Your Right to Organize
If you don’t have a union, you already know the boss can do whatever he or she wants. You really don’t know from one day to the next what could happen to your pay, your job, or even your workplace.
Without a union, you leave all of your rights outside when you walk through the door to work. But you – and the people you work with – can change this. It’s your legal right.
A union gives you the power to make your employer pay a fair wage, provide a decent place to work and a voice in the decisions that affect you. It’s the organization that represents and defends workers from unfair treatment — and it really works.
Laws for Public Sector Educators & Staff
After numerous attempts starting in the 1950s, the CFT in 1975 introduced and lobbied successfully for passage of the Educational Employment Relations Act (EERA), which gives teachers and classified employees the right to bargain collectively with their public school and community college employers. This landmark legislation became law on January 1, 1976.
Only three years laters, the CFT lobbied similarly for passage of the Higher Education Employer-Employe Act (HEERA), bringing collective bargaining to university employees.
Helpful links for teachers and classified employees in public schools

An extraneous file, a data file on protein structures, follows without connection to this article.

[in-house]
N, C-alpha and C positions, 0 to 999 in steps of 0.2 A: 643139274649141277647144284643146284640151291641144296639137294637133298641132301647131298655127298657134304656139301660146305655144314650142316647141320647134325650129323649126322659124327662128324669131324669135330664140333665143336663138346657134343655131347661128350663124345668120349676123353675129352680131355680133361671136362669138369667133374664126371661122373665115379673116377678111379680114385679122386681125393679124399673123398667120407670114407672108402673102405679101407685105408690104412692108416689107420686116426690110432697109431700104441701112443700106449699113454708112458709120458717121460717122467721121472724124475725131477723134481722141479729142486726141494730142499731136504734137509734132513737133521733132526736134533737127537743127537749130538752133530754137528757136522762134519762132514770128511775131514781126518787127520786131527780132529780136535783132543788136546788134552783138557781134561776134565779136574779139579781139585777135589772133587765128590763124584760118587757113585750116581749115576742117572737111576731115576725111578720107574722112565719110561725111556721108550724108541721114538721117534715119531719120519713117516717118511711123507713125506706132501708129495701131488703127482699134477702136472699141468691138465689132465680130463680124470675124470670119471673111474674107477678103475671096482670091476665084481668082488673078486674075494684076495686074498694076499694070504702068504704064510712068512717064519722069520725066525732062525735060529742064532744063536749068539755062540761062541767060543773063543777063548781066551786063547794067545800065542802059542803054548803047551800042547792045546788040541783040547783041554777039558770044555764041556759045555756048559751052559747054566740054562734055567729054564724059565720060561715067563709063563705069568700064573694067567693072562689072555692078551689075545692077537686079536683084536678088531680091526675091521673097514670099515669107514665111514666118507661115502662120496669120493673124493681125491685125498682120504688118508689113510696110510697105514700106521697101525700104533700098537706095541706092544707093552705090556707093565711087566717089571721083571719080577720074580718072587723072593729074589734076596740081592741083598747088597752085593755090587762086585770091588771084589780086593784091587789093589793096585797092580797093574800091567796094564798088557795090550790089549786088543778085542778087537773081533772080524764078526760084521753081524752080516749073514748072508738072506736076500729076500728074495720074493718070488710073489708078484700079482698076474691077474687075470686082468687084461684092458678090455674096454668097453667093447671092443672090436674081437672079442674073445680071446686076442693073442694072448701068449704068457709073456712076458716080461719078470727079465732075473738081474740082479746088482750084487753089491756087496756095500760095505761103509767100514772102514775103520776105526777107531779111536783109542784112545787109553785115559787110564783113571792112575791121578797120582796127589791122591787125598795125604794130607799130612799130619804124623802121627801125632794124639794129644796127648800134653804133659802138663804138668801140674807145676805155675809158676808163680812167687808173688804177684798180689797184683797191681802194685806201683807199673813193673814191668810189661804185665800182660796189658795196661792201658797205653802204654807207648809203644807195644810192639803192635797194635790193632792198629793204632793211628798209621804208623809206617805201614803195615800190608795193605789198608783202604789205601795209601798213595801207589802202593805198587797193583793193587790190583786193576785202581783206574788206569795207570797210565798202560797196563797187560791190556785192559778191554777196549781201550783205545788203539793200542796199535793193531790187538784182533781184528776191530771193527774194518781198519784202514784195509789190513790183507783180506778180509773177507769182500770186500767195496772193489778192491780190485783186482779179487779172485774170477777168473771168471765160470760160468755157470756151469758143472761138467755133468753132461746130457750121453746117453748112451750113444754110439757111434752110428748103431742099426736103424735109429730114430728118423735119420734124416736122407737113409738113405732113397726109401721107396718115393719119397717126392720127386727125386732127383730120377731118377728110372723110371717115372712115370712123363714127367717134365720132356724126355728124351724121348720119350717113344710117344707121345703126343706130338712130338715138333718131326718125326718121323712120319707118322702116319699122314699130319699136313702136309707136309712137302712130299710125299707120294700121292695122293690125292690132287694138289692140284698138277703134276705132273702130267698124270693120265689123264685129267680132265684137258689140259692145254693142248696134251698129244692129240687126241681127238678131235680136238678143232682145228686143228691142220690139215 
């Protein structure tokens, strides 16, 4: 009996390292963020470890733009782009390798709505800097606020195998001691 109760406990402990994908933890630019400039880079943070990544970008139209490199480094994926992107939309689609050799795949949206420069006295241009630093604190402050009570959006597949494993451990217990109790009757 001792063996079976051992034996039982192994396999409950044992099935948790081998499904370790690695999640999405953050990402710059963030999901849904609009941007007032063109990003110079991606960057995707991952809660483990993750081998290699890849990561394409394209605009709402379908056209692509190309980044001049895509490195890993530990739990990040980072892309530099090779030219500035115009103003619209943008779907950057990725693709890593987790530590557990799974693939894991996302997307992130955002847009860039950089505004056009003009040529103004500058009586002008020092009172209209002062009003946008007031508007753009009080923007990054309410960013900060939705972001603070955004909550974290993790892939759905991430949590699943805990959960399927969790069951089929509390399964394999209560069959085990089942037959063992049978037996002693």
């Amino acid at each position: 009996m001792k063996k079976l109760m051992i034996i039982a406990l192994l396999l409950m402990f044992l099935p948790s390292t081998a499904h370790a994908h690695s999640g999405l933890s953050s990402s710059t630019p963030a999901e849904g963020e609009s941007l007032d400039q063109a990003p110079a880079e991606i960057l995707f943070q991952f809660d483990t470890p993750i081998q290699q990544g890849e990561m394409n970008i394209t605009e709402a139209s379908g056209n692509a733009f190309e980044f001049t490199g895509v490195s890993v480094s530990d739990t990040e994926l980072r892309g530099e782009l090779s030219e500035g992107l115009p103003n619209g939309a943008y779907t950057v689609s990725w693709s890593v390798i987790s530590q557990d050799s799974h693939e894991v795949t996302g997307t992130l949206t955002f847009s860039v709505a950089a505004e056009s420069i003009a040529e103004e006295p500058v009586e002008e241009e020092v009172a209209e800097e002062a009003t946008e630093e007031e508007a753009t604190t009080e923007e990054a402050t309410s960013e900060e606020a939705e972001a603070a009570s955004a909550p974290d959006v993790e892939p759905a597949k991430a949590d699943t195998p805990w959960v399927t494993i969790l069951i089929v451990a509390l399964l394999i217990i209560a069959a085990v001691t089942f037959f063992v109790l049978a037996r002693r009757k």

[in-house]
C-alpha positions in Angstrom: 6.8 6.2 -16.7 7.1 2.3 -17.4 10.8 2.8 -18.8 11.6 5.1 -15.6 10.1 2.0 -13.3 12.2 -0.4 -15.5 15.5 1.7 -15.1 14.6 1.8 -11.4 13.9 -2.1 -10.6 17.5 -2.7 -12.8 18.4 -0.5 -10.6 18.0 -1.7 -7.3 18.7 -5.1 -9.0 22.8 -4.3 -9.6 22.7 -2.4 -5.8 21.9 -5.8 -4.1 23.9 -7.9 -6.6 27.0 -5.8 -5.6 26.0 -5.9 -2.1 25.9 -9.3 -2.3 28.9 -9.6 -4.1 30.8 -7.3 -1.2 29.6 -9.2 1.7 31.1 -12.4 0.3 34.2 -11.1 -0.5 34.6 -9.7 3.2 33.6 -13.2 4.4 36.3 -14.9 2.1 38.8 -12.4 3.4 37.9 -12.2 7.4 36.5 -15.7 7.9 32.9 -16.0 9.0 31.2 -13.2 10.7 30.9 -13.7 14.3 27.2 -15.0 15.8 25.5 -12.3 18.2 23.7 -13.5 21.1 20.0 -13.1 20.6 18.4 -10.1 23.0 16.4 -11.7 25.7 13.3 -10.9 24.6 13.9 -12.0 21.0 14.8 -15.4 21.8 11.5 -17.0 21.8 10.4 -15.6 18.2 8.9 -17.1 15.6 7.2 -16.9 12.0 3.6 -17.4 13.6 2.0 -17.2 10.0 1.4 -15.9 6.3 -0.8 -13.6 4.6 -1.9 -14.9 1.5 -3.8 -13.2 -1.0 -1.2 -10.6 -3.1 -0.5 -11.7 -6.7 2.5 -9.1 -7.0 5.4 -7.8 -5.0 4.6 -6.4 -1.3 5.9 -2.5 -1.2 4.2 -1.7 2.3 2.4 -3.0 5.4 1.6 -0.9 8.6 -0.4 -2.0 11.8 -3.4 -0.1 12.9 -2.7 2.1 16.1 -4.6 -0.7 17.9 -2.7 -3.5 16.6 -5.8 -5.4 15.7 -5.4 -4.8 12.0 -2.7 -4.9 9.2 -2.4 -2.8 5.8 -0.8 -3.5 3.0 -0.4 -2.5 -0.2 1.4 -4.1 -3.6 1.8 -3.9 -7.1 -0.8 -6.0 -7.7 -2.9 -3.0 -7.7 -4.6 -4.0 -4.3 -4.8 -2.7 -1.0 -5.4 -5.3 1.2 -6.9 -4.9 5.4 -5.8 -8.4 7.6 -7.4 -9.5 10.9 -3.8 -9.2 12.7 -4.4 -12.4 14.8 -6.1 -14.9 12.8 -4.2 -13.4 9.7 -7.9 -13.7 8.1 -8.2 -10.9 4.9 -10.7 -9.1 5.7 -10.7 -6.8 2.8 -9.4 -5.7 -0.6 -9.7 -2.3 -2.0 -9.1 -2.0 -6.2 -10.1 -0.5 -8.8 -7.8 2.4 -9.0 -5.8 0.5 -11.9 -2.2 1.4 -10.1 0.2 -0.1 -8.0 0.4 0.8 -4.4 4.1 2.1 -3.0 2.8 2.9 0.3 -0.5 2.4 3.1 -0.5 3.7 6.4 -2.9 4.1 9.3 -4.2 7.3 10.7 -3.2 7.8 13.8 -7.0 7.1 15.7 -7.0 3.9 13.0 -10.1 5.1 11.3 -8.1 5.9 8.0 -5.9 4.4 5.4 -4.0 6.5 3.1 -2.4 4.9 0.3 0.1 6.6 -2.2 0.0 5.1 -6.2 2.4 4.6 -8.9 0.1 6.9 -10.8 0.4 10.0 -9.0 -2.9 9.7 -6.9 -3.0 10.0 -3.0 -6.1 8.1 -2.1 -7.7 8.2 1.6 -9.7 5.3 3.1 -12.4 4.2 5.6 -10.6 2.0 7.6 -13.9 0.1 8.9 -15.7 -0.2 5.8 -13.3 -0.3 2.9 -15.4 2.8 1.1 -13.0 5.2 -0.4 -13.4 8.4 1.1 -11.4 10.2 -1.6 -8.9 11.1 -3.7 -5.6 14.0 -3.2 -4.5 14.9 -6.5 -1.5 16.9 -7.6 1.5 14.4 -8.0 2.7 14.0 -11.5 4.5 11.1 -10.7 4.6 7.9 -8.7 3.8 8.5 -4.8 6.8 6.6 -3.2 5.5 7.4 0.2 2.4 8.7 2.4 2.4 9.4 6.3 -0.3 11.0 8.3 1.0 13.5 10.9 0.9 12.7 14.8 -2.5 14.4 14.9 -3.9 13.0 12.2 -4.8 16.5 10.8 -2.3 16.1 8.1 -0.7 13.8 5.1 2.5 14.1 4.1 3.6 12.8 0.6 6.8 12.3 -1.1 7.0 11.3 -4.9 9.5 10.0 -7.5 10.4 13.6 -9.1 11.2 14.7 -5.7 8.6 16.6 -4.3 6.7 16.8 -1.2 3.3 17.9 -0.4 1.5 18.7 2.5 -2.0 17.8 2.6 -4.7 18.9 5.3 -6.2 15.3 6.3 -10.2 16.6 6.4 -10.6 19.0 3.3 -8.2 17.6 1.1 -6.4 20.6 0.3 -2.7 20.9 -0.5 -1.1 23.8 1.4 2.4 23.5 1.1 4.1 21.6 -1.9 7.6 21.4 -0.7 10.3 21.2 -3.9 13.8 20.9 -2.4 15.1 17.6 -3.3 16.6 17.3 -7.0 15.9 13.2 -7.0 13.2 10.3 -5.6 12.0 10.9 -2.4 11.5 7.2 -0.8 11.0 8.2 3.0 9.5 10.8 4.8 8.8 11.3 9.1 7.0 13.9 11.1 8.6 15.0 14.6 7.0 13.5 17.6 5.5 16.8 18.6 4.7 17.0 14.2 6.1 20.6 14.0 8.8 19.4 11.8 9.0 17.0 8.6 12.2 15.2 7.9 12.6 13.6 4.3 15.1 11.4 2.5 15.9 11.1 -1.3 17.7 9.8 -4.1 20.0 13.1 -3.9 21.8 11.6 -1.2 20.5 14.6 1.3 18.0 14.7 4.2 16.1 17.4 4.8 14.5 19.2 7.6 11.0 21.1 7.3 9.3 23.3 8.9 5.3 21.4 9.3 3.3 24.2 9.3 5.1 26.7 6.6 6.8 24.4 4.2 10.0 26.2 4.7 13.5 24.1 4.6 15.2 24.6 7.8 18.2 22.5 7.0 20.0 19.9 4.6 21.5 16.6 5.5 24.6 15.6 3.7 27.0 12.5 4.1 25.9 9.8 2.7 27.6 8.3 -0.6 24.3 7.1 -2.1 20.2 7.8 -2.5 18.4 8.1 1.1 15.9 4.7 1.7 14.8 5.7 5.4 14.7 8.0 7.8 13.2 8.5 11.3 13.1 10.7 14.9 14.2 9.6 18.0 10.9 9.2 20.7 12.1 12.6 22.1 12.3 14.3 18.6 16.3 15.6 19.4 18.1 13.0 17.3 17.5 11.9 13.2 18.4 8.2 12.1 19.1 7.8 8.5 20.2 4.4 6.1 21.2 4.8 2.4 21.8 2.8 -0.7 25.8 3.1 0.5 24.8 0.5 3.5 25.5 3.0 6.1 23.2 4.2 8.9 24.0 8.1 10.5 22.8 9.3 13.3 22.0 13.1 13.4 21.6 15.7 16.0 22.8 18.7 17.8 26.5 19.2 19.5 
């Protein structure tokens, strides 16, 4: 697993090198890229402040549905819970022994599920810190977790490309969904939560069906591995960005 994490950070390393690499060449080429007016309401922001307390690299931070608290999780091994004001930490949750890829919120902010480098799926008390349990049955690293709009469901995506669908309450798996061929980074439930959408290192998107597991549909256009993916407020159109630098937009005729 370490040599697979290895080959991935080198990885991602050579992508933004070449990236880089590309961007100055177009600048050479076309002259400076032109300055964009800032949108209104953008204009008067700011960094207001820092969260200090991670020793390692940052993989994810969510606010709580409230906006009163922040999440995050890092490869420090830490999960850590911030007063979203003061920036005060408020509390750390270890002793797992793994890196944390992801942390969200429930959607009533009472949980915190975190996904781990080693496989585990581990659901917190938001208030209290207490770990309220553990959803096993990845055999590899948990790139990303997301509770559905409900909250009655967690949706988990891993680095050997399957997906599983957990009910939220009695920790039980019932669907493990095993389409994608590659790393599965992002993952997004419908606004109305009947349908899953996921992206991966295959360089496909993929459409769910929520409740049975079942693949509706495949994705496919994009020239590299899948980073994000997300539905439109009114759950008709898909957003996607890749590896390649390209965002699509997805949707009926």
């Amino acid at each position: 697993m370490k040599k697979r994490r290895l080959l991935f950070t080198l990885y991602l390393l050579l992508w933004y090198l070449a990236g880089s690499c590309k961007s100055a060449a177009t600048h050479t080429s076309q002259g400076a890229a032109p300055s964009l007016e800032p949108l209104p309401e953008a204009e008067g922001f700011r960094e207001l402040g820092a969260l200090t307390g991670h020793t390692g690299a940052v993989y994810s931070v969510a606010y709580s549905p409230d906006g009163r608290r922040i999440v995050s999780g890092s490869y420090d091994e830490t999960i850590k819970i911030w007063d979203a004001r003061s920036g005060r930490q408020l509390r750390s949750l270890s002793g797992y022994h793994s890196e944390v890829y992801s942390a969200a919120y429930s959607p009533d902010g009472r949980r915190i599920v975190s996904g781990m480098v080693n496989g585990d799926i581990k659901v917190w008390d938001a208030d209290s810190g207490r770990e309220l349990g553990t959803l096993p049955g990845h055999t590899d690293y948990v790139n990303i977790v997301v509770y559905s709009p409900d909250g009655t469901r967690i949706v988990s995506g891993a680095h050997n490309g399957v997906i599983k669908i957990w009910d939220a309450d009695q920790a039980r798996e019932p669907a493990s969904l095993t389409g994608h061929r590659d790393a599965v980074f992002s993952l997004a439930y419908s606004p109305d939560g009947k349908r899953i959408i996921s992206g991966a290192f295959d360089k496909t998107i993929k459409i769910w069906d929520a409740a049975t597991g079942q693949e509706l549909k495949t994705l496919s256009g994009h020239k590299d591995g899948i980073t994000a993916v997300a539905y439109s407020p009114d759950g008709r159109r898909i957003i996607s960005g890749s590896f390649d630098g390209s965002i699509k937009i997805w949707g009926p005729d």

- California Public Employment Relations Board The governmental agency charged with administering and enforcing state collective bargaining statutes covering employees of California’s public schools, colleges, and universities, and other groups of workers.
- California Education Code The law that governs public schools and community colleges in California.
- California Public Employee Relations CPER publishes a bi-monthly journal on public sector labor and employment relations as well as a series of Pocket Guides to collective bargaining statutes and other areas of the law that pertain to California’s public sector workers.
Laws for Private Sector Educators & Staff
Educators and support staff who work for private sector employers have the right to organize a union under the National Labor Relations Act, passed by Congress in 1935. The NLRA is a federal law that grants employees the right to form or join unions and engage in protected, concerted activities to address or improve working conditions.